SIDNEY — Tilda Phlipot, of Sidney, will never forget the day before her 55th birthday.
That’s the day she had a heart attack. The remedy was a long time coming.
The problem started April 4, 2014, and Phlipot, the director of the Shelby County Historical Society, didn’t know that’s what was wrong.
“I had just come out of a meeting. I felt a big pressure in my chest,” she said. It wasn’t pain. It felt like a great weight.
“They say it’s like an elephant sat on your chest. That’s just what it felt like. I couldn’t get it off.”
Then came the first of Phlipot’s many rationalizations that day.
“I thought if I could just sit down and get a deep breath, it would get better,” she added.
But sitting down to take a deep breath didn’t work. Next, she “borrowed” blood pressure medicine from a staff member. Phlipot wasn’t on blood pressure medicine, but she thought her co-worker’s pill might help.
“I took the pill and nothing happened,” Phlipot said. “Well, I felt a little better.” Enough better that she agreed to a ride to the hospital. She made it to the door of the emergency room.
“Even though I had insurance, I was scared about who would pay the bill,” she said. She didn’t go in. Instead, she thought of another possible “solution.”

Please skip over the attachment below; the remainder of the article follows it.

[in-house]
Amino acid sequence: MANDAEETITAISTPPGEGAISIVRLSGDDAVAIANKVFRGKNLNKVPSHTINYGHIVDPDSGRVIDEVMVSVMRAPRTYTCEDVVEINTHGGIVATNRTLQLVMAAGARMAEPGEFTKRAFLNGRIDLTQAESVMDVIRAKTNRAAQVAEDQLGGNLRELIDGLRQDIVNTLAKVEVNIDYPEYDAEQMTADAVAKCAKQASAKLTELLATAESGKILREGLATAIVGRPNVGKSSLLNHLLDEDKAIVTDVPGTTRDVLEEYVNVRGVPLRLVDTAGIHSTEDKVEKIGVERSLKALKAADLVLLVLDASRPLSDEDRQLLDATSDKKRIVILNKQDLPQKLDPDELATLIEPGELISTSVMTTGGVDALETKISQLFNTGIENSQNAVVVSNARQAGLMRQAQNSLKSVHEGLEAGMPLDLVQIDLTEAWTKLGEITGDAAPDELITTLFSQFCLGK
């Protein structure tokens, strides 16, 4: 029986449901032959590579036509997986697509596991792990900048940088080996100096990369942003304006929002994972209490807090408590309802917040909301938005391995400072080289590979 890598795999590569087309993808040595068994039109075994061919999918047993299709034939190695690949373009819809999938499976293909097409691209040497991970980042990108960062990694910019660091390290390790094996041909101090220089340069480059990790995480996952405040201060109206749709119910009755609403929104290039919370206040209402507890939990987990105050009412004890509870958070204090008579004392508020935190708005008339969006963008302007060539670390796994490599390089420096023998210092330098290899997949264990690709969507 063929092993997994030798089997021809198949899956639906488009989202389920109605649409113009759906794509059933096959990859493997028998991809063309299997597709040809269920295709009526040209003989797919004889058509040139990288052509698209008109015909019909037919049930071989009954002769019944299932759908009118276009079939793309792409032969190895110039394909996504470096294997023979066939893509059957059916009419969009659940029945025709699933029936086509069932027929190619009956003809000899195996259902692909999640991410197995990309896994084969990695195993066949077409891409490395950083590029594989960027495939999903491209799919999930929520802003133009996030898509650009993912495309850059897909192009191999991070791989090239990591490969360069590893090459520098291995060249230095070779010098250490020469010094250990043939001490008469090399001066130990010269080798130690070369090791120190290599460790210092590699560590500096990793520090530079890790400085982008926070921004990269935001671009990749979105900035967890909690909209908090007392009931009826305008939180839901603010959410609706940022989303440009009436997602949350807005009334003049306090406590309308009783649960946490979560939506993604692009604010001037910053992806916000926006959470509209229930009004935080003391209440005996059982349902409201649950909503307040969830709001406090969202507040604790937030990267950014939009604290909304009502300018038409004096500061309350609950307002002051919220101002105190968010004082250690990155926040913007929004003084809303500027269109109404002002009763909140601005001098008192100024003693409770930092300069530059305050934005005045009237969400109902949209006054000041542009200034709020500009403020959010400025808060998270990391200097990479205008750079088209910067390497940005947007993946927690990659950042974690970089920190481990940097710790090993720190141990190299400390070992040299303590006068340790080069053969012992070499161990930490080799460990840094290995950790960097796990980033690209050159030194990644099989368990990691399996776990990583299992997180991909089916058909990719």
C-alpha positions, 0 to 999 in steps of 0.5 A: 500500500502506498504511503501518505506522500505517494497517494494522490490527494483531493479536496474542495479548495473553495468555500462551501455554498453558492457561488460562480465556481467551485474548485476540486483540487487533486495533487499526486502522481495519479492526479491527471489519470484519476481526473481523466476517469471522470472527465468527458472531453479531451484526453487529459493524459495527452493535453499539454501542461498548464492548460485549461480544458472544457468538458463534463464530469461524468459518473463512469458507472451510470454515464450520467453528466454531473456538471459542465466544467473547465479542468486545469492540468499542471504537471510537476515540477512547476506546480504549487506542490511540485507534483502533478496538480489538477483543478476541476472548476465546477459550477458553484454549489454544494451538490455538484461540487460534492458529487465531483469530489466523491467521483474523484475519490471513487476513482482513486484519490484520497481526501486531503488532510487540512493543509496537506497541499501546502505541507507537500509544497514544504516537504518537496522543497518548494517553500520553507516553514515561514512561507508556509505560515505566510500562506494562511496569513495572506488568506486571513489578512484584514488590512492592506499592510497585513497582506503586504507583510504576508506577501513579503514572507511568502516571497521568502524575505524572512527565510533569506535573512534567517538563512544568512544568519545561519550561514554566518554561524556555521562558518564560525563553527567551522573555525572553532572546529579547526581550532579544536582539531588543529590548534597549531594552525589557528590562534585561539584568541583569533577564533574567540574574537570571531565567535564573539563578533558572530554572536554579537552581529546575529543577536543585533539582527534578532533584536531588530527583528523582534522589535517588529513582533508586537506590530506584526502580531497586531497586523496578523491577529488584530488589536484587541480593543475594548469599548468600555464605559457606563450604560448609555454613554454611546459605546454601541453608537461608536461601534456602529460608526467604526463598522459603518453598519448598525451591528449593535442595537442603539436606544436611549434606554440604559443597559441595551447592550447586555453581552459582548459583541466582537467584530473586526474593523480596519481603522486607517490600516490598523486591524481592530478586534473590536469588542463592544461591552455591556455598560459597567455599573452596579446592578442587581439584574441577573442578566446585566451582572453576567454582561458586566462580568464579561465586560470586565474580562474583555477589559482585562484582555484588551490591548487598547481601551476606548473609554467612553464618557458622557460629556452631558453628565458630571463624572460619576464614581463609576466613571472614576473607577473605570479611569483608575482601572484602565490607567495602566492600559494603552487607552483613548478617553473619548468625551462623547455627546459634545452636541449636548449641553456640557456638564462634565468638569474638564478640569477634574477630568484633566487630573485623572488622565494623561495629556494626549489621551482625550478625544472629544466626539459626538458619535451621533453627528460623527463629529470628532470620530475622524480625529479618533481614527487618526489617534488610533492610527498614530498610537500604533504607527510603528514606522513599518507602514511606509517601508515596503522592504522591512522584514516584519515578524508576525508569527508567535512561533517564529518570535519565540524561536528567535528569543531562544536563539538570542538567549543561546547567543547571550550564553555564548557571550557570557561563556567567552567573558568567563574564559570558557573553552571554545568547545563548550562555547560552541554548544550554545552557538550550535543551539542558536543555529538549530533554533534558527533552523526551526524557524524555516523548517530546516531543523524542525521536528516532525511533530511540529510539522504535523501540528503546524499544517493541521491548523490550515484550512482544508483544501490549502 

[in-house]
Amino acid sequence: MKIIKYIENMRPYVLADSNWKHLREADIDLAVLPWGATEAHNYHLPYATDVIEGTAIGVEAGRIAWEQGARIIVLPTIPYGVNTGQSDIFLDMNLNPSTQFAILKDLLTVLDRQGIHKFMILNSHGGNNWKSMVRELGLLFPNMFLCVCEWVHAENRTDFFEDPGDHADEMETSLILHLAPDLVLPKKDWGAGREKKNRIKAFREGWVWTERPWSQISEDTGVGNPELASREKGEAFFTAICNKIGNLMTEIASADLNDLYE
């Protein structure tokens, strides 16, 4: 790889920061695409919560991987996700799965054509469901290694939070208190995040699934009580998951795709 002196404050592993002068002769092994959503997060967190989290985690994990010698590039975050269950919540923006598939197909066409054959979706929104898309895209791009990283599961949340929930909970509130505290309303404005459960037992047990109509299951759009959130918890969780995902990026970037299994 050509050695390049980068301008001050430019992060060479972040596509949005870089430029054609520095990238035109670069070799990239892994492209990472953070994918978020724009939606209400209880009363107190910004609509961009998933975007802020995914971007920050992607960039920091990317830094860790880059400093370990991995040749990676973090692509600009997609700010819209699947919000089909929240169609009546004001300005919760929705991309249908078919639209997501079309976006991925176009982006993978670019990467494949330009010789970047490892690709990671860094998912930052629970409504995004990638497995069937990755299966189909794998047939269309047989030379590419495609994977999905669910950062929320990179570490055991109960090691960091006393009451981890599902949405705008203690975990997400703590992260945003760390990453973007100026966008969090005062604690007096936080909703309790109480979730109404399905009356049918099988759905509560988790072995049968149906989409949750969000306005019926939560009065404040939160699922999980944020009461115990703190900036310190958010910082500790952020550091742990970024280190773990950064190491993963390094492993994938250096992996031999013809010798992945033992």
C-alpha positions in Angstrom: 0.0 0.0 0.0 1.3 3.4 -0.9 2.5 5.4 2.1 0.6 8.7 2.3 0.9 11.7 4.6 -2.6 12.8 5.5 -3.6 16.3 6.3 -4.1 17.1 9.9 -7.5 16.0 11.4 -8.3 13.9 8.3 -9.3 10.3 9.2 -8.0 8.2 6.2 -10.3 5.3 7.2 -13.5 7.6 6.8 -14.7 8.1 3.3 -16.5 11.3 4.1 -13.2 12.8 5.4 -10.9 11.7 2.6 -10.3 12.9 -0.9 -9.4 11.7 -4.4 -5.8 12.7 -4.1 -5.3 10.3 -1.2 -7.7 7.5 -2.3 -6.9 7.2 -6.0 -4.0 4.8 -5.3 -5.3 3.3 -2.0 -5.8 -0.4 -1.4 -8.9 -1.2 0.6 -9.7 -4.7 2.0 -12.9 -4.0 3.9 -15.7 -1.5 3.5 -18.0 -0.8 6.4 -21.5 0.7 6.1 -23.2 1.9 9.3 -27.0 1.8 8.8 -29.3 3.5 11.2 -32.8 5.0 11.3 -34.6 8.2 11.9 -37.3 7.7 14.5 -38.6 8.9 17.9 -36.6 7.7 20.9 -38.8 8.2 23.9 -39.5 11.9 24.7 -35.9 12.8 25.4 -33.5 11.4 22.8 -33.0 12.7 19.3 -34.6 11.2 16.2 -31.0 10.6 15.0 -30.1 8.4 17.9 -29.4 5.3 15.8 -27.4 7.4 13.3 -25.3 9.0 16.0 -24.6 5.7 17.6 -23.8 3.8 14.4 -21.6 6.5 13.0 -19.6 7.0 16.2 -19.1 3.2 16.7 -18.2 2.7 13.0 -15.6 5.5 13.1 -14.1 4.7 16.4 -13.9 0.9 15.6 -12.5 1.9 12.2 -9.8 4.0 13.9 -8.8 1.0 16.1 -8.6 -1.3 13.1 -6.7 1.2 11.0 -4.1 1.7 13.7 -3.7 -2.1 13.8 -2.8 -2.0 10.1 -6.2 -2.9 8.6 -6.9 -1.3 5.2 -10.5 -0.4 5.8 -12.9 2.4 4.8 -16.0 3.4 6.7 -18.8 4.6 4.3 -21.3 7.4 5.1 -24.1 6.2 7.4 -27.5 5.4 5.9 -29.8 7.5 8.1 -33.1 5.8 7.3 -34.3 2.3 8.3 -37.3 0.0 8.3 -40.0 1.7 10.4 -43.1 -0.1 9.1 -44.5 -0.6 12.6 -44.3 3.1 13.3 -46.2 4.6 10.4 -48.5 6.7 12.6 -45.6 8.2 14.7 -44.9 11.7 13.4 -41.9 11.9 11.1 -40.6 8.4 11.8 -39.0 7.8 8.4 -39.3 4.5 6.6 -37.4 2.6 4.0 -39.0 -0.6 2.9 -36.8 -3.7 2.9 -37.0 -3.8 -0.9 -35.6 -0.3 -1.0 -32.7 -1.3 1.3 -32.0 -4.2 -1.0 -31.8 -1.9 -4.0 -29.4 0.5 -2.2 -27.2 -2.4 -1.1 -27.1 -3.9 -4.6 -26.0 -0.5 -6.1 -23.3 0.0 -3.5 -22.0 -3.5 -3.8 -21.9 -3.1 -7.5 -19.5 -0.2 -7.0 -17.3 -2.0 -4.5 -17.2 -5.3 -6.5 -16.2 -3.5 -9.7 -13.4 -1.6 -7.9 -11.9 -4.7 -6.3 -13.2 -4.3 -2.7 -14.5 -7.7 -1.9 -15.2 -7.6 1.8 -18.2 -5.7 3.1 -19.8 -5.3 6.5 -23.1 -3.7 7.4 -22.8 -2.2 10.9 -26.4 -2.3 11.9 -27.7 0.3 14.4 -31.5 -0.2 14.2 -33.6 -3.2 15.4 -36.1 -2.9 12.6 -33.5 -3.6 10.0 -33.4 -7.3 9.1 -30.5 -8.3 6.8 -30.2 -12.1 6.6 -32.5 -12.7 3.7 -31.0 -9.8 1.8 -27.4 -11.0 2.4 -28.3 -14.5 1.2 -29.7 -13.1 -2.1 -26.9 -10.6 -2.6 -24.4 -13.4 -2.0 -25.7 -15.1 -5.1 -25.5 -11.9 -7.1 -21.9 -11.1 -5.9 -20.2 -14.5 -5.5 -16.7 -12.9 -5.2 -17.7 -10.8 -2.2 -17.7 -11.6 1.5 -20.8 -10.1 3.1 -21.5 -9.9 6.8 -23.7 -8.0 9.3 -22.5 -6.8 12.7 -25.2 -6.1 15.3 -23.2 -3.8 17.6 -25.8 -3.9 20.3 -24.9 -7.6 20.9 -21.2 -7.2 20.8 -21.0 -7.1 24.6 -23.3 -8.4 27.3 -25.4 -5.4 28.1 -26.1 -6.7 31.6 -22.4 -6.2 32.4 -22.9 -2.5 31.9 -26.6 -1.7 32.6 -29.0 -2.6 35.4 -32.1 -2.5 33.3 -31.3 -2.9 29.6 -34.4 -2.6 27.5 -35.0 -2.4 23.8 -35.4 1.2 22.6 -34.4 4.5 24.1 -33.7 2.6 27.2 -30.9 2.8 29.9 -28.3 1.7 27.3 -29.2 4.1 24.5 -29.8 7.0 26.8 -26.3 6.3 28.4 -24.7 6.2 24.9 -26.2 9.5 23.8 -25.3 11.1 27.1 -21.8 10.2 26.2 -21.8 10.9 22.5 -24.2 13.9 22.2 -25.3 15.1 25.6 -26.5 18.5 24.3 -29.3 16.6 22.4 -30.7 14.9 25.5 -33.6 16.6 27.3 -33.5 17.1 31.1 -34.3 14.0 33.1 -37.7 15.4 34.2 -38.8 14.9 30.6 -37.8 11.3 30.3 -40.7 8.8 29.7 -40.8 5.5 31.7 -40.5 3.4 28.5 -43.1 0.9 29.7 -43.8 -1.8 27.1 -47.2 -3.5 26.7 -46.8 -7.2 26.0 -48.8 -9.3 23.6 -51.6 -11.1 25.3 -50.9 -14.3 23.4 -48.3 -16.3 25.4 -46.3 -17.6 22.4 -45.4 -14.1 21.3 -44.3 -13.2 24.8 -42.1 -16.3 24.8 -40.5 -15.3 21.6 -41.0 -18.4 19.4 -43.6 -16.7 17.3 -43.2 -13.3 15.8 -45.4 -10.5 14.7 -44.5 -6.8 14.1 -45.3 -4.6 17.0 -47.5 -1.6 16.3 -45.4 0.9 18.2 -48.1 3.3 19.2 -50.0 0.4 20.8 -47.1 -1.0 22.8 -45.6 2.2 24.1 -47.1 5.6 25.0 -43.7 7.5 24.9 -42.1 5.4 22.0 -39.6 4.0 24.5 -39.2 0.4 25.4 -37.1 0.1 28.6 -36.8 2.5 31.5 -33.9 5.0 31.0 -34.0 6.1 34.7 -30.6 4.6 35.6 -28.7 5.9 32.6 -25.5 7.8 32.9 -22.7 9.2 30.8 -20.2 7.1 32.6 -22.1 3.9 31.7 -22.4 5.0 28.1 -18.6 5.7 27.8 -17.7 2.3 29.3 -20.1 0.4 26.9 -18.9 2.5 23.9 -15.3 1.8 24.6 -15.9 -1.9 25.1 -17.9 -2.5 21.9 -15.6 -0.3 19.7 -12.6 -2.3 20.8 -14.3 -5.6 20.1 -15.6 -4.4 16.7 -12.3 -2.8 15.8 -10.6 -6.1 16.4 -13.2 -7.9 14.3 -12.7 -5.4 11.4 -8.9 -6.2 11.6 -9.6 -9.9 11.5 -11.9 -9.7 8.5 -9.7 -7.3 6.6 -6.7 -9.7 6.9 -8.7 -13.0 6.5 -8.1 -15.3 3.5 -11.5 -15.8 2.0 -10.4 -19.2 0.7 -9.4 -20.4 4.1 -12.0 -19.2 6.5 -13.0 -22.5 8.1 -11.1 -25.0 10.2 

“I convinced Herb (Minchew, a society volunteer) that if we had lunch and I had a pop, I’d get rid of the heartburn,” she said.
But drinking pop didn’t solve anything. The pressure was still there.
“So, I thought if we took a nice ride, I’d feel better and I could go back to work,” she said. Minchew drove to the mall and Phlipot delivered some promotional fliers.
But taking a nice ride didn’t work. By that time, she was short of breath and not sure she could walk back to the car.
“But I didn’t let him take me to the hospital even yet,” she said. “I thought if I could just get to my house, I could take my blood pressure and lie down and rest. I took my blood pressure and it was stroke level.”
That was what convinced her that she should head back to Wilson Health (then Wilson Hospital). Immediately, she was connected to an EKG machine. Within minutes, she was told that she’d be taking a helicopter ride.
At Kettering Medical Center, doctors inserted two stints and sent her home to recover. It was time to make some changes in how she lived her life.
“I had to change what I was eating. I had to start exercising,” she said. Phlipot went on a heart-healthy diet. She worked out in the cardiac rehab unit of the hospital and began a walking regimen.
But diet and exercise, in the end, didn’t work either. Her heart rate was chronically low, but just high enough to prevent the insurance company from paying for a pacemaker.
She credits the nurses in the cardiac rehab unit with keeping her going during a long, frightening, uncertain time. Teresa May and Rita Meyer are registered nurses who have been in the cardiac unit for 10 years.